|Publication number||US5077787 A|
|Application number||US 07/627,913|
|Publication date||Dec 31, 1991|
|Filing date||Dec 17, 1990|
|Priority date||Apr 20, 1988|
|Publication number||07627913, 627913, US 5077787 A, US 5077787A, US-A-5077787, US5077787 A, US5077787A|
|Original Assignee||Canon Kabushiki Kaisha|
|Export Citation||BiBTeX, EndNote, RefMan|
|Patent Citations (5), Non-Patent Citations (2), Referenced by (9), Classifications (15), Legal Events (4)|
|External Links: USPTO, USPTO Assignment, Espacenet|
This application is a continuation of application Ser. No. 339,694 filed Apr. 18, 1989 now abandoned.
1. Field of the Invention
The present invention relates to a data communication apparatus, particularly to a data communication apparatus capable of reserved data transmission.
2. Related Background Art
In such conventional apparatus, for example facsimile apparatus, it has been customary to transmit, in succession, the image data read from the originals, but, as the result of recent cost reduction of memory devices, there are being commercialized apparatus which is equipped with an image memory of a large capacity and is capable of transmitting the image data after reading and storing such image data.
Such method of image data transmission after storage in a memory enables so-called reserved transmission in which, even when preceding stored image data are in the course of transmission, next image data are read and stored together with the identification data, such as a telephone number, of the destination.
In such reserved transmission method utilizing an image memory, even in the course of a transmission requiring a longer time than for image reading, for example, transmission of the same image data to plural destinations, the operator can reserve transmission (image reading and registration of destination) without awaiting the completion of current transmission and remove the original documents from the apparatus.
FIG. 9 shows conventional transmission control in case of reserved transmissions to plural destinations. There is considered a case of transmitting the same image data to plural destinations at a designated time, and, more specifically, a case of sending image data A to two destinations a1, a2 and B to two destinations b1, b2.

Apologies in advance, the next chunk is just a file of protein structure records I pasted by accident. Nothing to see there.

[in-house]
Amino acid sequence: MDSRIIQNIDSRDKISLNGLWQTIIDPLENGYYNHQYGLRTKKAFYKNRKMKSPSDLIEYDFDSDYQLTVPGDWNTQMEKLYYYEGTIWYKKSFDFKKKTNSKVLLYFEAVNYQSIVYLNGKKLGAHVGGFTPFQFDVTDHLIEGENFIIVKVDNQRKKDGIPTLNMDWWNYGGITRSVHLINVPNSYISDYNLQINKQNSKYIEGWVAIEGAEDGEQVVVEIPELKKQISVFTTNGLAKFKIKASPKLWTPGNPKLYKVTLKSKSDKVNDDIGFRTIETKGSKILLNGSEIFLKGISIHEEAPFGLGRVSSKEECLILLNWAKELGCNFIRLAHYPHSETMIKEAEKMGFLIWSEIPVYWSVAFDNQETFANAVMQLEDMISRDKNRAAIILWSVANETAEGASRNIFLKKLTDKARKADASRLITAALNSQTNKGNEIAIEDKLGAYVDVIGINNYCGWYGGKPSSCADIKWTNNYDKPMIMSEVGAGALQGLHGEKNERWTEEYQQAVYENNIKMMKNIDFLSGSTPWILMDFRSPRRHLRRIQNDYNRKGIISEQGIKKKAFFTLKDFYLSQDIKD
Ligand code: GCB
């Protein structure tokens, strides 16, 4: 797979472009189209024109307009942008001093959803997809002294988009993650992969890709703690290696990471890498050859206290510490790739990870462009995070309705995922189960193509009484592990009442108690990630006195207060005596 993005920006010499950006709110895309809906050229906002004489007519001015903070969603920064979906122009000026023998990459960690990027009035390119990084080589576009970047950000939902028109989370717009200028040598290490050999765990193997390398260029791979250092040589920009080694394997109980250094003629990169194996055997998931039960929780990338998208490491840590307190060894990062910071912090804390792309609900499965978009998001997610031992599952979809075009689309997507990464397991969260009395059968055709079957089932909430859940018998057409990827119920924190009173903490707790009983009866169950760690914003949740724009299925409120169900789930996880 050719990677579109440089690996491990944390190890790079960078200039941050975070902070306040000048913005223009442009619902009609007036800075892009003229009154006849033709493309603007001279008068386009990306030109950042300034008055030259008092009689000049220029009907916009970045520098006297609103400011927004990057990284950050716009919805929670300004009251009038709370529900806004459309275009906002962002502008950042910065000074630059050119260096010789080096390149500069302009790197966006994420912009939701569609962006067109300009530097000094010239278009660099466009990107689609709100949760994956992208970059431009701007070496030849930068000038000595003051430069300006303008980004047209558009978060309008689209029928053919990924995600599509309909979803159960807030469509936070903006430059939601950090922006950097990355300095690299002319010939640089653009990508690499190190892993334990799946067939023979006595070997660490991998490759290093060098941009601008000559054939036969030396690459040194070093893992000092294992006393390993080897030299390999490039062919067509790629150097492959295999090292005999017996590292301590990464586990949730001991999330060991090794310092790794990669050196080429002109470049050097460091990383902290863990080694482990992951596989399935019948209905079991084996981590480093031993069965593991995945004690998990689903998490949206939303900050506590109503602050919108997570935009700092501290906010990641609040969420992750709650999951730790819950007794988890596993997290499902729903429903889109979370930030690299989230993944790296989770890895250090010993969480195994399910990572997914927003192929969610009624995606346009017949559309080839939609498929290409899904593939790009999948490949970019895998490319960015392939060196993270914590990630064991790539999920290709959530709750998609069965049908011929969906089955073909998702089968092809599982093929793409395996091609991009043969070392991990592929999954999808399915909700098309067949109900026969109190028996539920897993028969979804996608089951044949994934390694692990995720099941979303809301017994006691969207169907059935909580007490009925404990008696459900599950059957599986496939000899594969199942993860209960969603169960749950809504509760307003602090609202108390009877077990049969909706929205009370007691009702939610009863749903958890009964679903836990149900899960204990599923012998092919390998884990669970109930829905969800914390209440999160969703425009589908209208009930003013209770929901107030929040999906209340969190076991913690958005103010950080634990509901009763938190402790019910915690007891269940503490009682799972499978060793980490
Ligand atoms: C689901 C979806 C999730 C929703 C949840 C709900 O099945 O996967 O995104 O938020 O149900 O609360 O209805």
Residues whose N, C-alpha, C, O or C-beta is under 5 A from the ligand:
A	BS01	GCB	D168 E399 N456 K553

As shown in the upper half of FIG. 9, the first destination station a1 is called, and, if it is busy, the next destination station a2 is called. In this manner there is conducted so-called redialling process in which the station a1 that was busy before is called again, after all the reserved destination stations (a1 and a2 in this case) have been called. Thus, in this control, the redialling to a busy station is postponed to the last of same data transmission. After the completion of transmissions of the image data A, there are started transmissions of the image data B as shown in the lower part of FIG. 9.
However, such control method results in an inconvenience in case a destination station is busy.
In the conventional redialling process, if a destination station is busy, the redialling is made a predetermined number of times at a predetermined interval measured only with a timer. Such redialling process is acceptable when the read image data are transmitted in succession in the order of image data reading, but gives rise to following drawback if it is applied to reserved transmission method utilizing an image memory.
For example, during the redialling period to the station a1 shown in FIG. 9, the call is merely tried repeatedly but data transmission is not made. Consequently the transmission of the image data B is accordingly delayed, and the efficiency of use of the communication channel is lowered.
In order to solve this problem it is possible to start the transmissions of the image data B while one of the destinations of the image data A is in the redialling period, but such control will delay the completion of transmissions of the image data A if the amount of the image data B is large. Also such control will be inevitably complex and will result in a lowered efficiency of use of the image memory, since the memory area for the image data A cannot be evacuated. Data communication apparatus capable of data transmission utilizing a memory are already disclosed for example in U.S. Ser. Nos. 855,704 filed on Apr. 25, 1986, 755,361 filed on July 16, 1985, U.S. Pat. No. 4,772,955, U.S. Ser. Nos. 243,231 filed on May 26, 1986, 009,528 filed on Feb. 2, 1987, 155,083 filed on Feb. 11, 1988 and 798,316 filed on Nov. 15, 1985, but no solution to the above-mentioned drawback has been proposed.